Weight gain during diet therapy linked to ‘worse EoE outcomes’ no matter baseline weight

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Key takeaways:

  • Patients with EoE who gained weight during dietary therapy had lower histologic, endoscopic and symptomatic responses.
  • Obese or overweight patients and healthy patients experienced weight gain.

WASHINGTON — Among adults with eosinophilic esophagitis, weight gain while undergoing dietary therapy was associated with poor treatment response, regardless of baseline weight status, according to data presented at Digestive Disease Week.

“EoE prevalence has increased alongside the obesity epidemic,” Stephanie A. Borinsky, MD, a gastroenterology fellow in the department of pediatrics at University of North Carolina School of Medicine, told Healio. “While multiple treatment options exist for EoE, a significant challenge lies in identifying which patients will respond best to specific therapies. One particular area of interest is dietary therapy, which can be used as a first-line treatment for EoE.”

Stephanie A. Borinsky, MD

To determine whether a patient’s baseline weight or weight change during dietary therapy altered outcomes for patients with EoE, Borinsky and colleagues conducted a retrospective cohort study at a large academic medical center of patients with EoE (n = 169) undergoing elemental (1%), empiric (81%) and targeted elimination (18%) diets.

The researchers noted that among these patients, 57% of whom were overweight or obese, baseline characteristics and dietary treatment types were similar between those with overweight or obesity and those with healthy weight.

Borinsky and colleagues used bivariate and multivariable analyses to examine the relationship of BMI (overweight/obesity: BMI > 25; healthy weight: BMI = 18.5-24.9) and weight gain on treatment response, as defined by global symptom, endoscopic and histologic responses (< 15 eosinophils/high-powered field, with added assessment of ≤ 6 and < 1 eosinophils/high-powered field).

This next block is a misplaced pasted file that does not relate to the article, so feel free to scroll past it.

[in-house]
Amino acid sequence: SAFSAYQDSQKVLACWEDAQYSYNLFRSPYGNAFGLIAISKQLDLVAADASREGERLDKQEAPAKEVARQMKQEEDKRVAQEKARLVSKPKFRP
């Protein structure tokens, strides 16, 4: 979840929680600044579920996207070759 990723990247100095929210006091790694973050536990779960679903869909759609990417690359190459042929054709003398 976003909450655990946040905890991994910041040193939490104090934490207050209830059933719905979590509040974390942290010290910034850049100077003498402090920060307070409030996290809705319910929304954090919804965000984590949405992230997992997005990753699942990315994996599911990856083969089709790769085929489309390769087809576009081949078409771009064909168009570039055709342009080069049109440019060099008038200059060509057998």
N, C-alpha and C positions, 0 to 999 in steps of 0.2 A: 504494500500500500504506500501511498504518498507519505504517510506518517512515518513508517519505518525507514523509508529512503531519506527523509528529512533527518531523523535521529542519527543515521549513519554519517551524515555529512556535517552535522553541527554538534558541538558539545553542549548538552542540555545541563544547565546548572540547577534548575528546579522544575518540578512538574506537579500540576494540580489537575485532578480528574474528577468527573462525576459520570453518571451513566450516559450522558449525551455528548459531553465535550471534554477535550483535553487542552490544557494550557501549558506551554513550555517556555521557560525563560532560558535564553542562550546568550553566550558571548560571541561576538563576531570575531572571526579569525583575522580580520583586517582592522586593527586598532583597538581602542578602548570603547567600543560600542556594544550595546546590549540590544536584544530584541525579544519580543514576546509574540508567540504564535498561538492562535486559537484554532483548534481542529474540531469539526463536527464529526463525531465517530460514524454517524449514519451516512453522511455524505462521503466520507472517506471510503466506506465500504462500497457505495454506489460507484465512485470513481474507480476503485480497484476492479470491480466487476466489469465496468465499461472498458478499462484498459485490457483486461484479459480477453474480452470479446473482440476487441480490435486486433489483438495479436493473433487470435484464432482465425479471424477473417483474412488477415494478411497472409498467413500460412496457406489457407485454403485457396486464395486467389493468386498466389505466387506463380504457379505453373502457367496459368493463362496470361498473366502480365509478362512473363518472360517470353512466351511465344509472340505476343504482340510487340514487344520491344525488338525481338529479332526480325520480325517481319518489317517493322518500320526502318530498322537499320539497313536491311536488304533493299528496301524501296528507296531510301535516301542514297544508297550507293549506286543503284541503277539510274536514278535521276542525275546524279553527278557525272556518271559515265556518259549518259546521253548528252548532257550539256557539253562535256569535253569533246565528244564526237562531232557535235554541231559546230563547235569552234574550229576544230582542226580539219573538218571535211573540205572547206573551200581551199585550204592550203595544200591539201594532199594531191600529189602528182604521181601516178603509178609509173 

According to study results, weight gain with diet therapy occurred in 38% of patients with overweight or obesity and 37% of patients with healthy weight (P = .88) without varying by diet type (P = .22).

“Patients with EoE and obesity responded similarly to dietary therapy as patients with a healthy weight,” Borinsky said. “This suggests that weight shouldn’t automatically exclude someone from trying dietary therapy for EoE.”

However, compared with patients who exhibited no weight gain during dietary therapy, those who did gain weight experienced lower histologic response at < 15 (19% vs. 47%, P < .001), < 6 (13% vs. 38%, P < .001) and < 1 (5% vs. 16%, P = .03), lower endoscopic response (47% vs. 61%, P = .07) and lower symptomatic response (56% vs. 72%, P = .03).

“An interesting finding from this study was that patients who gained weight during dietary therapy actually had worse EoE outcomes,” Borinsky told Healio. “This could be a sign of treatment nonadherence, or it could be related to the underlying pathophysiology of EoE itself.”

In their multivariable logistic regression, the researchers reported that a 1-unit rise in BMI with dietary therapy was linked to a decline in the odds of histologic response at < 15 (adjusted OR = 0.65; 95% CI, 0.44-0.95), 6 (aOR = 0.66; 95% CI, 0.45-0.98) and < 1 (aOR = 0.61; 95% CI, 0.39-0.96) and symptom response (aOR = 0.5; 95% CI, 0.3-0.84).

“Gastroenterologists should recommend dietary therapy to any EoE patient interested in trying it, regardless of their weight status,” Borinsky said. “If a patient gains weight and their EoE is not improving on the diet, gastroenterologists should investigate the cause of weight gain and consider whether to retry dietary therapy or transition to another EoE treatment.”

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